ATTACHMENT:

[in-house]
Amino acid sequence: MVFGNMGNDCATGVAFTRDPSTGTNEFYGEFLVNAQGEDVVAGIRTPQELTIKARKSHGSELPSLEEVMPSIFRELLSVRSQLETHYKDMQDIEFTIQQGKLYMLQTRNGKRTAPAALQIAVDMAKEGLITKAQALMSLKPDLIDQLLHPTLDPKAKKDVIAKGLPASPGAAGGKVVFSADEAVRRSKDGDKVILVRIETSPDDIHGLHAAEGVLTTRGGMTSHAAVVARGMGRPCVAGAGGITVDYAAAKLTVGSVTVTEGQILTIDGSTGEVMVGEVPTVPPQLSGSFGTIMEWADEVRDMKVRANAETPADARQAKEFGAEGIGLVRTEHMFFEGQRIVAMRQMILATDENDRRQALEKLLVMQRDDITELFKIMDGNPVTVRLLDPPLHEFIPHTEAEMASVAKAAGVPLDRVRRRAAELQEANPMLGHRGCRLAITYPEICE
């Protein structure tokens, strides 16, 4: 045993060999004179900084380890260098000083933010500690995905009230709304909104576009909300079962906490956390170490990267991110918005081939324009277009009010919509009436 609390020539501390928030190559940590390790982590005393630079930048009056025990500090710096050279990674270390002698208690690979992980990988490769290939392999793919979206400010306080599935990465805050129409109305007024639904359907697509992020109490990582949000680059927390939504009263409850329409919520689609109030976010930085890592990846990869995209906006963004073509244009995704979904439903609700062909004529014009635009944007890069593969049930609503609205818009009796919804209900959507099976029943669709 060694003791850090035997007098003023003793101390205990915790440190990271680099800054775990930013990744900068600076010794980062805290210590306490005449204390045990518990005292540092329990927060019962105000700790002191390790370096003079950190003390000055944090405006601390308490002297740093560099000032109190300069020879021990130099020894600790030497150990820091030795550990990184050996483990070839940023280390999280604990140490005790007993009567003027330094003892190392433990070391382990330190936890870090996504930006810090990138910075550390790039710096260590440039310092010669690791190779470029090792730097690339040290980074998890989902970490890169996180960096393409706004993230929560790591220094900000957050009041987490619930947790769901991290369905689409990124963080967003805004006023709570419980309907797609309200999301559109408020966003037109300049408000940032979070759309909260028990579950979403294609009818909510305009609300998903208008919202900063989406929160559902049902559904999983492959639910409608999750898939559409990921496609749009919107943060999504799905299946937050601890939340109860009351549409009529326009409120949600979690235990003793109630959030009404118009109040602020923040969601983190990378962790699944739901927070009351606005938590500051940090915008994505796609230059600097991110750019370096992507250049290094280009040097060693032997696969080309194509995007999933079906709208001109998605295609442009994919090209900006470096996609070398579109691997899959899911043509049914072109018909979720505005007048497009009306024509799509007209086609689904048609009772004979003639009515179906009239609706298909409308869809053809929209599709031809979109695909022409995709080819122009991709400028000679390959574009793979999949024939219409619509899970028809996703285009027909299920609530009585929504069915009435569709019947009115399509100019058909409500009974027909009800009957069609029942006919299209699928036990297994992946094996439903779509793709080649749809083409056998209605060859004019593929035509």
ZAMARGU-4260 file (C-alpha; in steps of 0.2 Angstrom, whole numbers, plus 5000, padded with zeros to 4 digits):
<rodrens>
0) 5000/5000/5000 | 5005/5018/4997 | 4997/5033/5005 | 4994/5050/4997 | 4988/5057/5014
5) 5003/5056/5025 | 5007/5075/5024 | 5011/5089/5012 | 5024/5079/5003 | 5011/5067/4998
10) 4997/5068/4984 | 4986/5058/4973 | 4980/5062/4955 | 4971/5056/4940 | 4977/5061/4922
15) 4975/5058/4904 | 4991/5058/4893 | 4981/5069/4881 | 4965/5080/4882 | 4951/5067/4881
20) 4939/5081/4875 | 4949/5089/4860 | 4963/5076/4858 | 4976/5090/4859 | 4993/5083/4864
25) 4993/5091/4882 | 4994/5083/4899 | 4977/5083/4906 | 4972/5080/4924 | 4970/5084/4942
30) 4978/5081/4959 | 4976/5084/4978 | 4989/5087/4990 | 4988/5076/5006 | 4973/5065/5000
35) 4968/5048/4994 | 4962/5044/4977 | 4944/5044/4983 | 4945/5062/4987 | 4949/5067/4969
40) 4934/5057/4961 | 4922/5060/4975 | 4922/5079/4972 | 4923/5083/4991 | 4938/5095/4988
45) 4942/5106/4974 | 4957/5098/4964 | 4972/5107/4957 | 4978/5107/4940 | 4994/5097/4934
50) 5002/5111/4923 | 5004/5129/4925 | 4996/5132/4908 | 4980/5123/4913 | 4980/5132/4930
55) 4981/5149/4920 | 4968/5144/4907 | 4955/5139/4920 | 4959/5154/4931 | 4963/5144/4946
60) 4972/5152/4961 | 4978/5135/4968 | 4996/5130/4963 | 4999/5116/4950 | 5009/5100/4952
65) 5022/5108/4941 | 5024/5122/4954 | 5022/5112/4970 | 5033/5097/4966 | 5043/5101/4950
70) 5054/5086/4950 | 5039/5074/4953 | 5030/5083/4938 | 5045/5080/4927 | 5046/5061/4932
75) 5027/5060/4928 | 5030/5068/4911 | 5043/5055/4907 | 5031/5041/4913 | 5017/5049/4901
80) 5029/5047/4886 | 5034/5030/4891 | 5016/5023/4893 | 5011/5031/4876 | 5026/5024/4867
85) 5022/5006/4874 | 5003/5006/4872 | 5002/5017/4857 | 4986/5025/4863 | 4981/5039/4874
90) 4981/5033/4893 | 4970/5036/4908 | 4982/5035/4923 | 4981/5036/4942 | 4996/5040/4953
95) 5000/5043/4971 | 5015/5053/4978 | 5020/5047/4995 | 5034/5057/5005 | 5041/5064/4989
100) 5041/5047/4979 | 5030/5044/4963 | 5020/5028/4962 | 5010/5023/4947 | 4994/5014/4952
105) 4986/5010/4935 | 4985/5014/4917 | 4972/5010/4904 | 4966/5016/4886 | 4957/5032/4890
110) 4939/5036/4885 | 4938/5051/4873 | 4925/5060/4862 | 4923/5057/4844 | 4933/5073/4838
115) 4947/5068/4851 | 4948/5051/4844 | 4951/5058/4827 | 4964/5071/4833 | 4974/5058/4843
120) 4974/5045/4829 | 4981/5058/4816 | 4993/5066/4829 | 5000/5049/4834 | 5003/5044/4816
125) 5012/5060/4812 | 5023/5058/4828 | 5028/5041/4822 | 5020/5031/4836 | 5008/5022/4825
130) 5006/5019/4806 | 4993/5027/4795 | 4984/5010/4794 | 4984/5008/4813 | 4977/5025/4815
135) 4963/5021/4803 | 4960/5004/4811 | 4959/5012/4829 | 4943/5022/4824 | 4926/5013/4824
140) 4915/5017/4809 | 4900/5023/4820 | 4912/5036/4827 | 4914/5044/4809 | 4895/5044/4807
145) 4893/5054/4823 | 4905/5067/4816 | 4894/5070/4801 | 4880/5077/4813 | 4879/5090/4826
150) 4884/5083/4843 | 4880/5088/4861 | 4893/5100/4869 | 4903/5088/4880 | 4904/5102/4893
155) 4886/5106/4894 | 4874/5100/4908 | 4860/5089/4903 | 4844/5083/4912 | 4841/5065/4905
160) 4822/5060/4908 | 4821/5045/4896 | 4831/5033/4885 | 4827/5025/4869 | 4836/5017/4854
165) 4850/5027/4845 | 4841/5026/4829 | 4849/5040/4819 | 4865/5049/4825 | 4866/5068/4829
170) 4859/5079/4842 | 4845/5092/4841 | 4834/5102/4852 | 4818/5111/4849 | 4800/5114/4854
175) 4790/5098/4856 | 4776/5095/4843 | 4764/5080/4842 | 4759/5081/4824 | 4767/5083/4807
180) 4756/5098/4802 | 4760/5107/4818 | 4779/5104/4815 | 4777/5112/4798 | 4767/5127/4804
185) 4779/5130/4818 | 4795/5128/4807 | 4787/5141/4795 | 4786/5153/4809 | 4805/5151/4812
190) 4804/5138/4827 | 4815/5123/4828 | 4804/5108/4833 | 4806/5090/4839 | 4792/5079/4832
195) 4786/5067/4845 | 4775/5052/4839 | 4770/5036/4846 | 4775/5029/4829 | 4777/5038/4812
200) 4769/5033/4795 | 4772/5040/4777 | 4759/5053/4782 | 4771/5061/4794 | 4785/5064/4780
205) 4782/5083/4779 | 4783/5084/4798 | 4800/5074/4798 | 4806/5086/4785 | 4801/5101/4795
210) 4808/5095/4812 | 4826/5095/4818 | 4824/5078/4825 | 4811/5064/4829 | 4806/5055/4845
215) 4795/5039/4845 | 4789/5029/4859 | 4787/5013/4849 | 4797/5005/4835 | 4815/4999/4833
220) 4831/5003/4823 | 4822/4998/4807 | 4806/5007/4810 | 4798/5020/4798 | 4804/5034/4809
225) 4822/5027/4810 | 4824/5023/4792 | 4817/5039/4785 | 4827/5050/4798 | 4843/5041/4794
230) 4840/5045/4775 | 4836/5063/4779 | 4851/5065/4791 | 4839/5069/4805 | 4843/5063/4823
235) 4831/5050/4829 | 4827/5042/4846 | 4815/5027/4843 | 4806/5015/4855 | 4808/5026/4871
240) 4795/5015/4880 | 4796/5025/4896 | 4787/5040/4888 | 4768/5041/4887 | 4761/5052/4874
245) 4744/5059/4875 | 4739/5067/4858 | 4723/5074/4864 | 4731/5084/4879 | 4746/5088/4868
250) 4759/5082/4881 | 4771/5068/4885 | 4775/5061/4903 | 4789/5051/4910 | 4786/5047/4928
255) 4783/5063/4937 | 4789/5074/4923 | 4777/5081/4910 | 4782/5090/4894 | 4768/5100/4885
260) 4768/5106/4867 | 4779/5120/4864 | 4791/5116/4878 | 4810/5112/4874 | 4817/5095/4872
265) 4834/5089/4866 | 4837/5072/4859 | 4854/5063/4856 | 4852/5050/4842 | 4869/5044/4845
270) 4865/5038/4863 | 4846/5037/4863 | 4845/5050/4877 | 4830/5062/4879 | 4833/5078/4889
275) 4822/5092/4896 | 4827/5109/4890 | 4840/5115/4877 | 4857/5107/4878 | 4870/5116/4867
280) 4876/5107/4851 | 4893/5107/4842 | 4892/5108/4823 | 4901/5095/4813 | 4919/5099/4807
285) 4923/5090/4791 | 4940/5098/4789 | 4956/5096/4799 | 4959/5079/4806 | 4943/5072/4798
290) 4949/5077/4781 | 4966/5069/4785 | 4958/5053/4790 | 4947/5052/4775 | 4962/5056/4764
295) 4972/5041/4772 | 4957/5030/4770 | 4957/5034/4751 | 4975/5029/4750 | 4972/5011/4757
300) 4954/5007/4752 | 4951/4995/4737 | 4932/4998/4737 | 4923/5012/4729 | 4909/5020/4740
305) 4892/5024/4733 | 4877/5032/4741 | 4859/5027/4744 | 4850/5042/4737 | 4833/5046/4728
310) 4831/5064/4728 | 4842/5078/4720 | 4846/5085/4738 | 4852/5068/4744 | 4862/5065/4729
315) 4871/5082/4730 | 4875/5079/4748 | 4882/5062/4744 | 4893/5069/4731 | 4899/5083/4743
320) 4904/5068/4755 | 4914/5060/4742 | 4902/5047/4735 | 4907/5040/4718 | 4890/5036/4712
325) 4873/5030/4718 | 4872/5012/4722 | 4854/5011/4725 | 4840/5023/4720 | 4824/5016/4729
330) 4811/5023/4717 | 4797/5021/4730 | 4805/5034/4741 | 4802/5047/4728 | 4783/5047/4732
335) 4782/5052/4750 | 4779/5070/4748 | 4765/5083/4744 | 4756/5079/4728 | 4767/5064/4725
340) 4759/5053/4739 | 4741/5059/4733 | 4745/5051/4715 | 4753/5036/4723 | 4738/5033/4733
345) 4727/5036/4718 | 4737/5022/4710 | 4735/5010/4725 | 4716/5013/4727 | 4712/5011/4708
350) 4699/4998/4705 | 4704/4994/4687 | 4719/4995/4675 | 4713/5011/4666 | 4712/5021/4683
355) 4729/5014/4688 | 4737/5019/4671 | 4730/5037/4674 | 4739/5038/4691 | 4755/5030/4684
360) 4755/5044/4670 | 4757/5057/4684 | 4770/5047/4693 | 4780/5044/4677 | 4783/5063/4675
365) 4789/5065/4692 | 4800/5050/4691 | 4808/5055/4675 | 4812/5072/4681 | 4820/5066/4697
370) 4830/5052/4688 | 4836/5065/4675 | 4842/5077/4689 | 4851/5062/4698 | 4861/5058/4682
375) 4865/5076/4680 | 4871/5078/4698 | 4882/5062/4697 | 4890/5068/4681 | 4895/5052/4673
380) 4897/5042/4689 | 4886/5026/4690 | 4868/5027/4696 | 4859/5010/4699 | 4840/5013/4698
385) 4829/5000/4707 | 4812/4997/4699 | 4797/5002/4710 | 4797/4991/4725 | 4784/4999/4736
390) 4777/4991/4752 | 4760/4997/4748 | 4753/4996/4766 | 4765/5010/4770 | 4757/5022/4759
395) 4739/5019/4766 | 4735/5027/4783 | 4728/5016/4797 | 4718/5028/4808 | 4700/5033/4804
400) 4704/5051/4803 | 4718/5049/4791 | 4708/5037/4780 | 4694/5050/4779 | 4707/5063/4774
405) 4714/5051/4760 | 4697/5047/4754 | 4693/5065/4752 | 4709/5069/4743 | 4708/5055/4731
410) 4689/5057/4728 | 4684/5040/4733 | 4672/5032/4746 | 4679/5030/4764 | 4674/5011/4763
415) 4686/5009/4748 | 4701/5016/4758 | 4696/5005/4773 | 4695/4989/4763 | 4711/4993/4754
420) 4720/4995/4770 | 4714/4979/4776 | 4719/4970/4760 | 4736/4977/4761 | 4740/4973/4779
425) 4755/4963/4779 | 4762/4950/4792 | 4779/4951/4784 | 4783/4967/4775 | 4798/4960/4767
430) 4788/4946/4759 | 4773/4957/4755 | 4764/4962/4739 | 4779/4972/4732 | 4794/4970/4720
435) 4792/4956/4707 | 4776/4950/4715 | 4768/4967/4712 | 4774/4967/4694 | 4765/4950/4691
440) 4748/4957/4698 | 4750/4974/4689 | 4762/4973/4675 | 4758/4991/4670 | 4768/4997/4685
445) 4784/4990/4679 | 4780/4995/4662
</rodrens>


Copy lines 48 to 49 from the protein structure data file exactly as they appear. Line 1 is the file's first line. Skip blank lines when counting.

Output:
210) 4808/5095/4812 | 4826/5095/4818 | 4824/5078/4825 | 4811/5064/4829 | 4806/5055/4845
215) 4795/5039/4845 | 4789/5029/4859 | 4787/5013/4849 | 4797/5005/4835 | 4815/4999/4833